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Serialization is the process where a JSON document represented in memory by a value is turned into a sequence of characters. The library provides the following free functions and types for serialization:

Table 1.9. Serialization Functions and Types




Serialize a value, array, object, or string to a std::ostream.


Return a std::string representing a serialized value, array, object, or string.


A stateful object which may be used to efficiently serialize one or more instances of value, array, object, or string.

To facilitate debugging and ease of output, library container types may be written to standard output streams using the stream operator:

value jv = { 1, 2, 3, 4, 5 };

std::cout << jv << "\n";

The serialize function converts a value into a std::string:

value jv = { 1, 2, 3, 4, 5 };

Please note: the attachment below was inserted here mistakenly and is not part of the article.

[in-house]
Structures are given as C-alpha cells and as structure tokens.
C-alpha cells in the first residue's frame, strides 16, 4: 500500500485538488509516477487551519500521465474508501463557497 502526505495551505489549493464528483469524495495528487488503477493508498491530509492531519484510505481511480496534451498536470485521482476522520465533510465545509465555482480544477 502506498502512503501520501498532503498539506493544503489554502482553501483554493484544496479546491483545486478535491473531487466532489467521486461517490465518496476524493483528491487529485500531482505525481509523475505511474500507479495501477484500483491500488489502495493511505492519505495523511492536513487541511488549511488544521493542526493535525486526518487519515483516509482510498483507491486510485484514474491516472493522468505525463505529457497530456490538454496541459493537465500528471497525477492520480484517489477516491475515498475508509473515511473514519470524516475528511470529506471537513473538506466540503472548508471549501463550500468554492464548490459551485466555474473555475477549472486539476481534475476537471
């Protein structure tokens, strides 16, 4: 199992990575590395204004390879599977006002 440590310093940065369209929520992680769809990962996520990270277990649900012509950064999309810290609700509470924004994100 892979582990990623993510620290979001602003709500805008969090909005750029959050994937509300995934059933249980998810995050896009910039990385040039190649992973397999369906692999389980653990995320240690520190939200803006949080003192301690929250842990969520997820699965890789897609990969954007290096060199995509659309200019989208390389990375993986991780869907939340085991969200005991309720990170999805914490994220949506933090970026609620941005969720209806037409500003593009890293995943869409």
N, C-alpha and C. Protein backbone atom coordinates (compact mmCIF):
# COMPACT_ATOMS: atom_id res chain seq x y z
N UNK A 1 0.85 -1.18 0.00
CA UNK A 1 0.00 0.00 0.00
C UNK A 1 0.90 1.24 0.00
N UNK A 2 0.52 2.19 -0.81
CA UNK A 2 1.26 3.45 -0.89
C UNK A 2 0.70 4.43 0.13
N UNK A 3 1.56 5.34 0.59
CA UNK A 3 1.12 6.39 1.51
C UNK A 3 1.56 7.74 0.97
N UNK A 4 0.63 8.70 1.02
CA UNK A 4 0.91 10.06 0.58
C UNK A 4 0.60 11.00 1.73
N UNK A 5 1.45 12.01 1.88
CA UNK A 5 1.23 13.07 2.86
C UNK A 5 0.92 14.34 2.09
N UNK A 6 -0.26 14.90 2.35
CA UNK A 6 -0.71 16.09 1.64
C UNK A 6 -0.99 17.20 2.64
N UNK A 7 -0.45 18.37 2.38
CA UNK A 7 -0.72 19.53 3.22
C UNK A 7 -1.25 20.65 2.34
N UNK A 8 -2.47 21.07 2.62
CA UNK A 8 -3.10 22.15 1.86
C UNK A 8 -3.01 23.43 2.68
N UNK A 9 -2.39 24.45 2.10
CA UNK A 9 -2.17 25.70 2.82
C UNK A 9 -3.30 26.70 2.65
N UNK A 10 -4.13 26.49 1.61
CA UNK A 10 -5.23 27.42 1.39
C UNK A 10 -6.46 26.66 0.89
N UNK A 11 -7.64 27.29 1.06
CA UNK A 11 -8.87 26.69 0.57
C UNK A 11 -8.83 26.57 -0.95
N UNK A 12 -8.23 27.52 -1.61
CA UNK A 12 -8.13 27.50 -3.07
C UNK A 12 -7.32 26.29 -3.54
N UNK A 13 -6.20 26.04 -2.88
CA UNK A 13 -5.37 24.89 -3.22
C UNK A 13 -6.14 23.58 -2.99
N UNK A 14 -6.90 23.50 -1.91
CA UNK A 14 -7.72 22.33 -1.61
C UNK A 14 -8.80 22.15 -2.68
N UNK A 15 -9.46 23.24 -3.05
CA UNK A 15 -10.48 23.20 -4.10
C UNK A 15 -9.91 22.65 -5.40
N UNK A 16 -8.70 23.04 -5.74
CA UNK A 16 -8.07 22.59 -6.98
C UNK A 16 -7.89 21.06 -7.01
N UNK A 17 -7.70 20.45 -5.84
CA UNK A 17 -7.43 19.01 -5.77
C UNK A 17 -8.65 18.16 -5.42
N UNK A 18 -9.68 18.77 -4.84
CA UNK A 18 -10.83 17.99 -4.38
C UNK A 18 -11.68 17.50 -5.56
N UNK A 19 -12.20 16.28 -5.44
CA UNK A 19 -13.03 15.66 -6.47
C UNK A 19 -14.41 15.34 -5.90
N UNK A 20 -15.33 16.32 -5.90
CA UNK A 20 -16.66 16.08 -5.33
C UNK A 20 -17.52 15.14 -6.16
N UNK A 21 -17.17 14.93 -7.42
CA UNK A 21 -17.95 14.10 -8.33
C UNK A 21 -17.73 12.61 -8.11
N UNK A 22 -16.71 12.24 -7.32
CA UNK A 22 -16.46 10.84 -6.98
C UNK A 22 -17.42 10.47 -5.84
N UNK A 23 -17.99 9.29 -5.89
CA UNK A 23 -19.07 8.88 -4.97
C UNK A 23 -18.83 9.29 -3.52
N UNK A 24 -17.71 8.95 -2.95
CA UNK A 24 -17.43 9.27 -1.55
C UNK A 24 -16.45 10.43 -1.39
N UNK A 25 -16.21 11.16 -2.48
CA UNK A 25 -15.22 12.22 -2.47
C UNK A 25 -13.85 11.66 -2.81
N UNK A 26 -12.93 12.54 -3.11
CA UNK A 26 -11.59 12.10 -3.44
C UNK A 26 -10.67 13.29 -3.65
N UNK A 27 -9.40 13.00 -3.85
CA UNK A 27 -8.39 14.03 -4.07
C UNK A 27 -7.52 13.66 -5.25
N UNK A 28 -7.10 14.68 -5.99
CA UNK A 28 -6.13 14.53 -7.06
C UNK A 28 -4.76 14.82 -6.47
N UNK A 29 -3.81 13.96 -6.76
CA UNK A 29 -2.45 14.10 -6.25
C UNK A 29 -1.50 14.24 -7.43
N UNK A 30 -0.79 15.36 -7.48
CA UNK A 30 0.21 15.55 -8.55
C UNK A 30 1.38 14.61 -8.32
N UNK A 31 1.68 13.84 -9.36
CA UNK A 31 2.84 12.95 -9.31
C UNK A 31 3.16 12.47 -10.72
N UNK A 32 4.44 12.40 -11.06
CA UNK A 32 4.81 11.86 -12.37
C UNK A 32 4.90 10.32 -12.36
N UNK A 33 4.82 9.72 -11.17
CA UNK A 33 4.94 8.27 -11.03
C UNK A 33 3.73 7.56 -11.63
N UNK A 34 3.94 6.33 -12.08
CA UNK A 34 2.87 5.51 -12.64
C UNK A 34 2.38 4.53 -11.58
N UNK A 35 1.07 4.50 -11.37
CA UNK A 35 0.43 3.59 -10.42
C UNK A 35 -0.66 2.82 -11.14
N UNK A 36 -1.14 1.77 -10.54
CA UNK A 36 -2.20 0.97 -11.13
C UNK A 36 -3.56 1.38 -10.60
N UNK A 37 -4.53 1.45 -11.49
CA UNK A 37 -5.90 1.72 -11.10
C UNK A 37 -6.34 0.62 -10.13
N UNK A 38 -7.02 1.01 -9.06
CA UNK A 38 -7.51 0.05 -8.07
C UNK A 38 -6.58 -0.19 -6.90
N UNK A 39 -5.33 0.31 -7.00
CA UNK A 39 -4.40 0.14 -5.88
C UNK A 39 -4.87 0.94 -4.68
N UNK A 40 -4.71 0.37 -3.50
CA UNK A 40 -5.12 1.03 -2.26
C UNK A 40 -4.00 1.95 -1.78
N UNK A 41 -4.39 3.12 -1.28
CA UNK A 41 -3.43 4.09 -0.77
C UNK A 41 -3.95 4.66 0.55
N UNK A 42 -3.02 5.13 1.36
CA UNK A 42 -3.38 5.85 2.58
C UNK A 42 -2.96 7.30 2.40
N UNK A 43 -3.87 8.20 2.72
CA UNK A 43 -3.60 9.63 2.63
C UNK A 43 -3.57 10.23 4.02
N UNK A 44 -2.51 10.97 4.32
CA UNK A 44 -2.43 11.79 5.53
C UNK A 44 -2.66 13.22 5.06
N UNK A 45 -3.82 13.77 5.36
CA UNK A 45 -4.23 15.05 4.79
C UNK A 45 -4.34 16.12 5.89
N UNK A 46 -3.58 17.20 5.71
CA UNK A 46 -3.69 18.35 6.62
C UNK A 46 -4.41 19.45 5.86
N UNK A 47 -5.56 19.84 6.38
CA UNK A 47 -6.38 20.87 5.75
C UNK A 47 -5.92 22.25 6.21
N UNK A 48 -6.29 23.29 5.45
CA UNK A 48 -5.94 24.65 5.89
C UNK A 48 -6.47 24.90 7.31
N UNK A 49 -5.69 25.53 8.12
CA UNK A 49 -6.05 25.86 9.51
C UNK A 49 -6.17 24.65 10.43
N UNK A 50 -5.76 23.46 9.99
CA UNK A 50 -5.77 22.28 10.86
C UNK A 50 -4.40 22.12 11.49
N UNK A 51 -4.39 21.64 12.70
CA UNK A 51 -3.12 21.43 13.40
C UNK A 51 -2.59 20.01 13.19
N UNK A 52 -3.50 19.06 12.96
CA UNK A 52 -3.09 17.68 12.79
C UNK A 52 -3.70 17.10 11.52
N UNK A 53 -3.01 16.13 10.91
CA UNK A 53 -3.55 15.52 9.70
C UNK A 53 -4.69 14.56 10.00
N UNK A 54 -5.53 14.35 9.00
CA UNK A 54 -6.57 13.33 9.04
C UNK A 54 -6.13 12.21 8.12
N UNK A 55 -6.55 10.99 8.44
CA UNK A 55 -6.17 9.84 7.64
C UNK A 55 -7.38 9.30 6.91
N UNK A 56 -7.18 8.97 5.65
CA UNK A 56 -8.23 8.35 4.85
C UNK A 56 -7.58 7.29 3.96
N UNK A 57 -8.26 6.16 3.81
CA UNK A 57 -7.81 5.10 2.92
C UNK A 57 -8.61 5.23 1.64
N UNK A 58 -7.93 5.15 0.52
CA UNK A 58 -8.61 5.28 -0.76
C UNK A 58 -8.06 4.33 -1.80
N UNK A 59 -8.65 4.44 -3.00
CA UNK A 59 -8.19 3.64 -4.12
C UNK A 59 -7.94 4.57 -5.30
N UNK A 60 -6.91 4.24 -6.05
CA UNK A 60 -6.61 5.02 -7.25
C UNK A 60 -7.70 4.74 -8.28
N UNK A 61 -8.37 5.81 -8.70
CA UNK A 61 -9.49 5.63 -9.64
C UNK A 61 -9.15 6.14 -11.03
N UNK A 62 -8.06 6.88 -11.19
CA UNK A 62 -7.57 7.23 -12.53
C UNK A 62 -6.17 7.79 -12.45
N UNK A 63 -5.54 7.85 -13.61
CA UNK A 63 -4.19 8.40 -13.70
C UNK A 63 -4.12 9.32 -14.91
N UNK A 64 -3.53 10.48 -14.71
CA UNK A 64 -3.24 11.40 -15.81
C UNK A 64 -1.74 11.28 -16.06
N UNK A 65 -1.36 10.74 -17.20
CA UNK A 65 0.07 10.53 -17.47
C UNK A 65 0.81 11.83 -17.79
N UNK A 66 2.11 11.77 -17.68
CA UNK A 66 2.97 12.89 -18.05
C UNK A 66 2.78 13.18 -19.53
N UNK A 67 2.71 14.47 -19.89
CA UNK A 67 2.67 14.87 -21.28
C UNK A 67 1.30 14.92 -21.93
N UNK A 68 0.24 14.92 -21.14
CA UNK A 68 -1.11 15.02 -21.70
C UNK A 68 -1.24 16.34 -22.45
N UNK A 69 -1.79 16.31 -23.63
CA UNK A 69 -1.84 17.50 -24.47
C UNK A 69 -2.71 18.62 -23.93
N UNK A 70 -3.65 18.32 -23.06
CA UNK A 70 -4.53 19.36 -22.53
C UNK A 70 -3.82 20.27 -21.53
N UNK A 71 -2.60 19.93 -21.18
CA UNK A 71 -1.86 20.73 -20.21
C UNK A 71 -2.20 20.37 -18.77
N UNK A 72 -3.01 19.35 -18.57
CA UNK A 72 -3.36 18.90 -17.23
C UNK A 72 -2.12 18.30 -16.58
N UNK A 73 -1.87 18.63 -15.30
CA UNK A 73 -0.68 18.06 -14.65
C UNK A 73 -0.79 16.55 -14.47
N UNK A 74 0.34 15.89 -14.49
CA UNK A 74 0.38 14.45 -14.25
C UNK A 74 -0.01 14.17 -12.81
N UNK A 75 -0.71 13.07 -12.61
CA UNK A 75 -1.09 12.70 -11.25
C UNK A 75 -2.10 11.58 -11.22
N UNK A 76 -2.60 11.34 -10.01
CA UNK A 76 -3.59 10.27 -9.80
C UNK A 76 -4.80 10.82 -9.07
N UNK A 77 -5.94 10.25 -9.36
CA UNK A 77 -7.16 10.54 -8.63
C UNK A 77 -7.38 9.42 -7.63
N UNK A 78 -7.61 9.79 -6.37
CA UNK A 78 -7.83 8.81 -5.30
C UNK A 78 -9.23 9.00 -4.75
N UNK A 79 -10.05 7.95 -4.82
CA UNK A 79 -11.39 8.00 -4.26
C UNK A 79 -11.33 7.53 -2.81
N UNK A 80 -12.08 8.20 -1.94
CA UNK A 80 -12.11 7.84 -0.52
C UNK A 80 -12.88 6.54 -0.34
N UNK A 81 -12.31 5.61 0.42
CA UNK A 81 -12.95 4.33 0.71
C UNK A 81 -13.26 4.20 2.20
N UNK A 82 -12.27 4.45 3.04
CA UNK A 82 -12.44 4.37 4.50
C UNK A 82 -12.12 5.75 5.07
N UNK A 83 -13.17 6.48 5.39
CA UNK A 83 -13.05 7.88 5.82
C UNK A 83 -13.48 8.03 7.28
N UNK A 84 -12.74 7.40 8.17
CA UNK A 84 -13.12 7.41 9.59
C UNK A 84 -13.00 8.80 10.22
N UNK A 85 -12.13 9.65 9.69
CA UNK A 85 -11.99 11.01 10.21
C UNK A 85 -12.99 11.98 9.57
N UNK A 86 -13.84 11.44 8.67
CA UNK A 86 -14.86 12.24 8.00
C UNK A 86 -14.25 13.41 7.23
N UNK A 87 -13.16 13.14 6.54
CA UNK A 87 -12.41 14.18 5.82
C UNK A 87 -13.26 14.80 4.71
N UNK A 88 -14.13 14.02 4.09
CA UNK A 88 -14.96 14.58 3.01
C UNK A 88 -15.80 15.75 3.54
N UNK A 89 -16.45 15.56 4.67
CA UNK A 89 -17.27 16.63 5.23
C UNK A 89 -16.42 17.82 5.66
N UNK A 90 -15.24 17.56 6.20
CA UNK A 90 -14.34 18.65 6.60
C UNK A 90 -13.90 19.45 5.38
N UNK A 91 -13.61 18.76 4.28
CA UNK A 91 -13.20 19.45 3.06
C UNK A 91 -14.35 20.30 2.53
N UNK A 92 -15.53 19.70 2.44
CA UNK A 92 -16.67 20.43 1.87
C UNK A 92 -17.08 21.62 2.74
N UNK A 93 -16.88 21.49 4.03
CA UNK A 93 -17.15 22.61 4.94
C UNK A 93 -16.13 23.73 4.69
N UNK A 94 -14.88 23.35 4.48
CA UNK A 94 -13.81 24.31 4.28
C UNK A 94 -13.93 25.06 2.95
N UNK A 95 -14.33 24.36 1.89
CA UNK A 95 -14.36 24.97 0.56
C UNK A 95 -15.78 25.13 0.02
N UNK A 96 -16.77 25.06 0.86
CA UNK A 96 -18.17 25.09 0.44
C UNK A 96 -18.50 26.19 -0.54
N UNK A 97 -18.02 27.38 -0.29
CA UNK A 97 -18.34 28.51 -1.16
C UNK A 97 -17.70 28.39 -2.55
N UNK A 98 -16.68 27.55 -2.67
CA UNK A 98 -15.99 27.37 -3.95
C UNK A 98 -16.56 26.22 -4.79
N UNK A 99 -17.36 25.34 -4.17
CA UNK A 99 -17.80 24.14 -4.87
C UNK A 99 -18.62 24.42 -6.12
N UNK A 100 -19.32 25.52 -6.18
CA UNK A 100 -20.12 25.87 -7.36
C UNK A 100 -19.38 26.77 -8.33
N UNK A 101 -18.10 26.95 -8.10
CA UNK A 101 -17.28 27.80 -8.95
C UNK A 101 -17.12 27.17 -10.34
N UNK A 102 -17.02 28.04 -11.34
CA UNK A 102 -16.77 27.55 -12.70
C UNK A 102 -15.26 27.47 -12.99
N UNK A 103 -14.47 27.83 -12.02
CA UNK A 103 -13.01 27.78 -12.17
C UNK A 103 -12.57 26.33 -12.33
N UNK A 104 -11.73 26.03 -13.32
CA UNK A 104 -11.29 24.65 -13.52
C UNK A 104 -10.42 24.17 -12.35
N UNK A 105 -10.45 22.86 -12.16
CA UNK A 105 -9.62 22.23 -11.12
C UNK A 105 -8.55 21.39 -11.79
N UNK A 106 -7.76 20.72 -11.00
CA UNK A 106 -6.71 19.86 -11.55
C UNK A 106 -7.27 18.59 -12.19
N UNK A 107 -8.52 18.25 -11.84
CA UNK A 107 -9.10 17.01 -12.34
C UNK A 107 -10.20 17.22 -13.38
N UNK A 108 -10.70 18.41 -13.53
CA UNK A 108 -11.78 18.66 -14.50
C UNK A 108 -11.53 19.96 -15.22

std::string s = serialize( jv );

In situations where serializing a value in its entirety is inefficient or even impossible, serializer can be used to incrementally serialize a value incrementally. This may be done for a variety of reasons, such as to avoid buffering the entire output, or to ensure that a fixed amount of work is performed in each cycle. Instances of serializer maintain an output state using internal dynamically allocated structures, with an interface to retrieve successive buffers of the serialized output into a caller provided buffer. Here is an example, demonstrating how operator<< may be implemented using a serializer:

// Serialize a value into an output stream

operator<<( std::ostream& os, value const& jv )
    // Create a serializer
    serializer sr;

    // Set the serializer up for our value
    sr.reset( &jv );

    // Loop until all output is produced.
    while( ! sr.done() )
        // Use a local buffer to avoid allocation.
        char buf[ BOOST_JSON_STACK_BUFFER_SIZE ];

        // Fill our buffer with serialized characters and write it to the output stream.
        os << buf );

    return os;

As with the parser, the serializer may be reused by calling serializer::reset. This sets up the object to serialize a new instance and retains previously allocated memory. This can result in performance improvements when multiple variables are serialized.